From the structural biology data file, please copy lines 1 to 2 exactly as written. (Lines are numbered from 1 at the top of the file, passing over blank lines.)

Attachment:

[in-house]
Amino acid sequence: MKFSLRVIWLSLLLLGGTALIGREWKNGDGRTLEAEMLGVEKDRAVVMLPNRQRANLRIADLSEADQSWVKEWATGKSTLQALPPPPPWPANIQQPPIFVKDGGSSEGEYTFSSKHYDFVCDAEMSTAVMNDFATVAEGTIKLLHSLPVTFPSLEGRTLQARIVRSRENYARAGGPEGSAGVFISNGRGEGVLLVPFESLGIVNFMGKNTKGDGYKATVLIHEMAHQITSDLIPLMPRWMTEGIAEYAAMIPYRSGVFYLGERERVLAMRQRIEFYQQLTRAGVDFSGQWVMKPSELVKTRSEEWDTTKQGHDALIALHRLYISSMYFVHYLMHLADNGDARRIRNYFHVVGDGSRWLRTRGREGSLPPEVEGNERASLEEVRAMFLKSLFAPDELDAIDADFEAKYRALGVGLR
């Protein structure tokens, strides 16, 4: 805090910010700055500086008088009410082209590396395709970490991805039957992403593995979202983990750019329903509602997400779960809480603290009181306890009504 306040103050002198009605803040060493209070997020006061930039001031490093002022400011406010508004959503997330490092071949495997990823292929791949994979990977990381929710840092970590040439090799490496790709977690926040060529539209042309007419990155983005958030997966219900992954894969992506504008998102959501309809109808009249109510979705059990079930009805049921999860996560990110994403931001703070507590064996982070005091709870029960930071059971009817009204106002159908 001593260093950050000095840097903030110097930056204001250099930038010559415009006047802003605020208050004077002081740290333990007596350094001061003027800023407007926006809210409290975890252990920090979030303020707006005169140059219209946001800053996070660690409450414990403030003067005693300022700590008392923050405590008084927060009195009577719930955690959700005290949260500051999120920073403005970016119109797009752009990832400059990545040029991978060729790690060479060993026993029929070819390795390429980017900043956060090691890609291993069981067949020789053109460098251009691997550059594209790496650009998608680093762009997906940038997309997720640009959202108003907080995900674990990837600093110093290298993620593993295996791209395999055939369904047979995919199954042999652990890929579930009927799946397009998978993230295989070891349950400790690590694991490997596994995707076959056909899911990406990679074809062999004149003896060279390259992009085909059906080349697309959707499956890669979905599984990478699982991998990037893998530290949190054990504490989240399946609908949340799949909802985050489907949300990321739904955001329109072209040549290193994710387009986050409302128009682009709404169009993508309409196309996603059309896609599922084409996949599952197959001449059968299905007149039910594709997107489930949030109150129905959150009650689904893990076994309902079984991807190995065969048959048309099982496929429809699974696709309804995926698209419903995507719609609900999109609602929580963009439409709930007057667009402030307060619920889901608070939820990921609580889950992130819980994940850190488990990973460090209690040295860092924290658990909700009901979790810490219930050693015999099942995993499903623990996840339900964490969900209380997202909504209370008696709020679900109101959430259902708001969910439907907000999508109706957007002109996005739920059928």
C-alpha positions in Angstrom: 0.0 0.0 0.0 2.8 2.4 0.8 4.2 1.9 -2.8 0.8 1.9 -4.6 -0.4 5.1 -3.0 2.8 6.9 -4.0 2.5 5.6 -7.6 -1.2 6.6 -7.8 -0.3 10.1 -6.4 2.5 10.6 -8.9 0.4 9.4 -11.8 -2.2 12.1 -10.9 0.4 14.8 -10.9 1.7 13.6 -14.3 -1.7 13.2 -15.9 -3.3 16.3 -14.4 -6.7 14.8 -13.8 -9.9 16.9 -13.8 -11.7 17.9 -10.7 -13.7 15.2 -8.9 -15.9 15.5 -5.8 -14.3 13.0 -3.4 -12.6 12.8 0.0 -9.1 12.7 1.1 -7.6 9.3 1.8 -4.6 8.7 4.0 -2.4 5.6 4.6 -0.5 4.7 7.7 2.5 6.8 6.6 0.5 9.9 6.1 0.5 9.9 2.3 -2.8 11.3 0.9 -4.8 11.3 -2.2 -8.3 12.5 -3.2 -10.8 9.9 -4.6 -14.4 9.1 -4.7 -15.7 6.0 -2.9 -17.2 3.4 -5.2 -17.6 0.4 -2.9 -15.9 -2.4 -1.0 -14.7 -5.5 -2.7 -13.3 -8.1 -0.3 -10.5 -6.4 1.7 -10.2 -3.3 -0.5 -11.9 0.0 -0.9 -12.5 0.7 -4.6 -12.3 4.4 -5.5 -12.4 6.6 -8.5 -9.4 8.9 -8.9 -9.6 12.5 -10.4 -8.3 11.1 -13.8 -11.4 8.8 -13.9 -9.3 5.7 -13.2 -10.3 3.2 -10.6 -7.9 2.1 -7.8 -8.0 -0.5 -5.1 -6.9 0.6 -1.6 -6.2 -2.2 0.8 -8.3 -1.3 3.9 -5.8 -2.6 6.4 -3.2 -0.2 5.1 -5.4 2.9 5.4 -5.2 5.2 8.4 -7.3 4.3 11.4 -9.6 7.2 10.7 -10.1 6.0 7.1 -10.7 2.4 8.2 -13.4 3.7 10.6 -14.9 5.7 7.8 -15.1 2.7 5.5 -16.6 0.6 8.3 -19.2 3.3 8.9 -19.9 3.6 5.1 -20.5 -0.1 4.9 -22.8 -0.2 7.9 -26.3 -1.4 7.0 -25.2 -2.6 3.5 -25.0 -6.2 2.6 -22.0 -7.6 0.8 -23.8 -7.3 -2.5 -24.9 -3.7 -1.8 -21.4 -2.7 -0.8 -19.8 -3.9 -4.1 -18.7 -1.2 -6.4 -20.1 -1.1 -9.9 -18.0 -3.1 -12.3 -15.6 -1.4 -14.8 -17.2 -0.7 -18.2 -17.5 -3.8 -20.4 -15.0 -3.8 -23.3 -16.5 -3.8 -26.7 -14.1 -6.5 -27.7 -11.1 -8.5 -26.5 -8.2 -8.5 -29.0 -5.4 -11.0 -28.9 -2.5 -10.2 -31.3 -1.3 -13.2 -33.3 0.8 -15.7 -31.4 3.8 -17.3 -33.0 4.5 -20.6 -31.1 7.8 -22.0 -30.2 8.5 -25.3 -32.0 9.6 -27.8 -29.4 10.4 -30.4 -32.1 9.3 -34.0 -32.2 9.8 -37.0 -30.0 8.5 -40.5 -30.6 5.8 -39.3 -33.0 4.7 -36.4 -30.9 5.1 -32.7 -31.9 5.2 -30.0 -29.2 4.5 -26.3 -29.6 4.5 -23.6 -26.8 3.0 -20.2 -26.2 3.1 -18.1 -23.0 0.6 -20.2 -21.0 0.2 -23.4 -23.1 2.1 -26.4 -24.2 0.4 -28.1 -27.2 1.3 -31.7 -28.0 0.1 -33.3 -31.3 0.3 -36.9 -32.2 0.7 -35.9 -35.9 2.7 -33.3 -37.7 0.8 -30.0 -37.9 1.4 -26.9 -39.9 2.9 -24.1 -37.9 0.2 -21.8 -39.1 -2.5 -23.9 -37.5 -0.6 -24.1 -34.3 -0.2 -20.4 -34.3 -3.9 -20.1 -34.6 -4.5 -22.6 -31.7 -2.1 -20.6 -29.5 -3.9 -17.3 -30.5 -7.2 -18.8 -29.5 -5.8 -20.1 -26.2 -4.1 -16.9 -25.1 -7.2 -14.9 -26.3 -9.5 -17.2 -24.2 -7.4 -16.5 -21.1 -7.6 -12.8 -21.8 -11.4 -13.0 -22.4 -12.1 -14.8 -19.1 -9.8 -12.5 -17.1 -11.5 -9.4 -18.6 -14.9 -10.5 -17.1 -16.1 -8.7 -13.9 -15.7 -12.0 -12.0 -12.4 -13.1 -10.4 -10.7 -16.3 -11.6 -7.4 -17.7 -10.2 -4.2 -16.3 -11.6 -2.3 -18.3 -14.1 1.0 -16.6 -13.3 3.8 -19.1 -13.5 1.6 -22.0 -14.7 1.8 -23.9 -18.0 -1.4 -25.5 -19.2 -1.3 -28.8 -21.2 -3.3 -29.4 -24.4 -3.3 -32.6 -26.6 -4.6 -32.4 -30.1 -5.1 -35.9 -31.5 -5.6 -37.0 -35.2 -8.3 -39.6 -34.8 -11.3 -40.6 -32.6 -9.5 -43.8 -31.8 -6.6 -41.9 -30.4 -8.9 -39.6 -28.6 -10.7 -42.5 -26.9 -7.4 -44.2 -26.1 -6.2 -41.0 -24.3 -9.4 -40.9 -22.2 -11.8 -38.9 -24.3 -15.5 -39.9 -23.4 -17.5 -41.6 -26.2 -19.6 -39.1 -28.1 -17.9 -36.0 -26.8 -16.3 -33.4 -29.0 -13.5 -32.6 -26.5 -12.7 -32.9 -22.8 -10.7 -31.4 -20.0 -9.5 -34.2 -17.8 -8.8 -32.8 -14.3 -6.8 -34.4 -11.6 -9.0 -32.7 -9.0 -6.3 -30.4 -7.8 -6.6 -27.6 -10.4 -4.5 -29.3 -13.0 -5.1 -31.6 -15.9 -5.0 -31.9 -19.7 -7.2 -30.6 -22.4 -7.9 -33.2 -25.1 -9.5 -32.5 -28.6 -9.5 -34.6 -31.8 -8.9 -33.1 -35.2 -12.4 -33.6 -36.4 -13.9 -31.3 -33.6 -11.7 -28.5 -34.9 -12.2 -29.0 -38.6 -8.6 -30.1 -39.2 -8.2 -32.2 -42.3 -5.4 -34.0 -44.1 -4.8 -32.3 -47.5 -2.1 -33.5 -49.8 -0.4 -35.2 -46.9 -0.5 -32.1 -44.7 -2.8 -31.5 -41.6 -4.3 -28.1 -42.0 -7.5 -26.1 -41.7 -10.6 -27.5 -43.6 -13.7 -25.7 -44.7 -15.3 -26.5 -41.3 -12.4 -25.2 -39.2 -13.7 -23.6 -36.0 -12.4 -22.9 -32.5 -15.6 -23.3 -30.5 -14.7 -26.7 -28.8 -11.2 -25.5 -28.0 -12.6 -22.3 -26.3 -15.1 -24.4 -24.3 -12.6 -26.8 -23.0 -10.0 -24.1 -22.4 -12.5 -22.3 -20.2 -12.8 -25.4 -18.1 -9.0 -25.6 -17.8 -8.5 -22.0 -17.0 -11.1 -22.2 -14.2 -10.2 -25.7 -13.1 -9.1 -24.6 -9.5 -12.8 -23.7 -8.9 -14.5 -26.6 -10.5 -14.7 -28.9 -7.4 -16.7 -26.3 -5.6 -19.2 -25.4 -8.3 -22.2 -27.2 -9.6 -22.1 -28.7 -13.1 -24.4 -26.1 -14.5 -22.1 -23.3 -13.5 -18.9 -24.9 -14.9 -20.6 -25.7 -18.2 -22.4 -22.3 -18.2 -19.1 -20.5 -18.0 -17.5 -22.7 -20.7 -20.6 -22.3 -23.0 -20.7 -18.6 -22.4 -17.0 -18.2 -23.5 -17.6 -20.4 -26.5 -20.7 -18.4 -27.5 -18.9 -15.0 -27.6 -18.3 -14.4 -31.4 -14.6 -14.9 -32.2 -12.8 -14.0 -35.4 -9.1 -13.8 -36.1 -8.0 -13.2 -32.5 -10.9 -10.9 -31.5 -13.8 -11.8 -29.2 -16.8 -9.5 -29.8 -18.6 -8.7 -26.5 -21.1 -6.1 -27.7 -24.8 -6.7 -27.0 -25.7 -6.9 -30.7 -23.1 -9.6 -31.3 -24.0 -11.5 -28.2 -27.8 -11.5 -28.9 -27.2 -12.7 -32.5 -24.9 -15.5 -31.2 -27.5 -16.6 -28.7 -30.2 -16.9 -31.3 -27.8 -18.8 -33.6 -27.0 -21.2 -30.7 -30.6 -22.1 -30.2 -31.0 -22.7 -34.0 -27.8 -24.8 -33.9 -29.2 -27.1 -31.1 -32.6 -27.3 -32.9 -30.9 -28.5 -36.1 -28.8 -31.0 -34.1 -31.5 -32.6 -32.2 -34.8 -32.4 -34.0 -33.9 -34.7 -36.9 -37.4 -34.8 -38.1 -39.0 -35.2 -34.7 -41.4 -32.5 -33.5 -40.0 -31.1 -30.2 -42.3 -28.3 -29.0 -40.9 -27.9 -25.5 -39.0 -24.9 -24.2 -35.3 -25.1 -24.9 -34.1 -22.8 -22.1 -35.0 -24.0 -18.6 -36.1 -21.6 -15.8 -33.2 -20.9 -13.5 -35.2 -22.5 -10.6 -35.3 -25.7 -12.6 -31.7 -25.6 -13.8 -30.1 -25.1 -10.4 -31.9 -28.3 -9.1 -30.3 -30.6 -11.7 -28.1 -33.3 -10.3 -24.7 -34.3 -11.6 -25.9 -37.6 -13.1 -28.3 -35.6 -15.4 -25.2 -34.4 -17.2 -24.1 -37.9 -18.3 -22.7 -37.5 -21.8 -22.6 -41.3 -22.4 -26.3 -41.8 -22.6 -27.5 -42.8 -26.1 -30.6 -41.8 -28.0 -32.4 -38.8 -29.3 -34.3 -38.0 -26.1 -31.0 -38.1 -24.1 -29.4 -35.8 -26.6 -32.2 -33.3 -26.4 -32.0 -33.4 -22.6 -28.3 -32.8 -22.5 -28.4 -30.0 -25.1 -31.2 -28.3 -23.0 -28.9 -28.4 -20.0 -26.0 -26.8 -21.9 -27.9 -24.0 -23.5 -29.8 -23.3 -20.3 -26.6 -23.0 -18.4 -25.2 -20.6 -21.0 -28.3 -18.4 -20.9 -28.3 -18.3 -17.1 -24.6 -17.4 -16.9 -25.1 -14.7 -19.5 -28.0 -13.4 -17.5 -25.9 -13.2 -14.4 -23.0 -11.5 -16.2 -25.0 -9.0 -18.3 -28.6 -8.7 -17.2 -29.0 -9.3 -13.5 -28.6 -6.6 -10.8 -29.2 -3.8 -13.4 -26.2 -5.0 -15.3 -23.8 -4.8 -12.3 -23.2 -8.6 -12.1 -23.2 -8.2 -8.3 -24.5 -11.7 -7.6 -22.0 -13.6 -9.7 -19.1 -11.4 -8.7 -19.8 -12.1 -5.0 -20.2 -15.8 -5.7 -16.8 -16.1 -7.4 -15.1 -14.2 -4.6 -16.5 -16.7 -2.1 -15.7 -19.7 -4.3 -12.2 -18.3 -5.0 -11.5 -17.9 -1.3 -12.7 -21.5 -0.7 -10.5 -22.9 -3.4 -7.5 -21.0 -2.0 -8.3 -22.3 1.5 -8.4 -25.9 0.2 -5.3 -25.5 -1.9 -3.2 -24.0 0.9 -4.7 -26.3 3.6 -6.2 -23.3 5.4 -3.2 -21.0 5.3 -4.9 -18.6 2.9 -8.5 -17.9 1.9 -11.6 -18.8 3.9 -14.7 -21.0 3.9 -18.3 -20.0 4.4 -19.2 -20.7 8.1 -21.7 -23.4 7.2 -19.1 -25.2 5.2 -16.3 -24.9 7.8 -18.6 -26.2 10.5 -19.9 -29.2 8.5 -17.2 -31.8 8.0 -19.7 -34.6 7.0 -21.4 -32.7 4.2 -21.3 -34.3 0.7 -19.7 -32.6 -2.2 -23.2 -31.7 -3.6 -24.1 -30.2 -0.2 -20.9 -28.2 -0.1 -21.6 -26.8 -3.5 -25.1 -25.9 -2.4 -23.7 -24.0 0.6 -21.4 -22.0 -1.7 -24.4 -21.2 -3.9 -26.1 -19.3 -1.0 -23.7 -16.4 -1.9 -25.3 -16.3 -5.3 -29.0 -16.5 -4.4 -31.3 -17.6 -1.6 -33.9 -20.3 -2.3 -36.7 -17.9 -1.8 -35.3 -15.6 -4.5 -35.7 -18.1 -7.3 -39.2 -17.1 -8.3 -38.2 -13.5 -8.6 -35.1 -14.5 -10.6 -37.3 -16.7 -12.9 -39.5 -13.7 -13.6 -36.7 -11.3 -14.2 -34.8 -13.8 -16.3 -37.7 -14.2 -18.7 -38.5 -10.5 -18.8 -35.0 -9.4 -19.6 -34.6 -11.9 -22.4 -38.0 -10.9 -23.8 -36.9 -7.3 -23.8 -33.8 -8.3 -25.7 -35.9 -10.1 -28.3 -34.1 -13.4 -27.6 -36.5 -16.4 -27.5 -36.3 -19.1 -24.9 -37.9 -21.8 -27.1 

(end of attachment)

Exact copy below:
[in-house]
Amino acid sequence: MKFSLRVIWLSLLLLGGTALIGREWKNGDGRTLEAEMLGVEKDRAVVMLPNRQRANLRIADLSEADQSWVKEWATGKSTLQALPPPPPWPANIQQPPIFVKDGGSSEGEYTFSSKHYDFVCDAEMSTAVMNDFATVAEGTIKLLHSLPVTFPSLEGRTLQARIVRSRENYARAGGPEGSAGVFISNGRGEGVLLVPFESLGIVNFMGKNTKGDGYKATVLIHEMAHQITSDLIPLMPRWMTEGIAEYAAMIPYRSGVFYLGERERVLAMRQRIEFYQQLTRAGVDFSGQWVMKPSELVKTRSEEWDTTKQGHDALIALHRLYISSMYFVHYLMHLADNGDARRIRNYFHVVGDGSRWLRTRGREGSLPPEVEGNERASLEEVRAMFLKSLFAPDELDAIDADFEAKYRALGVGLR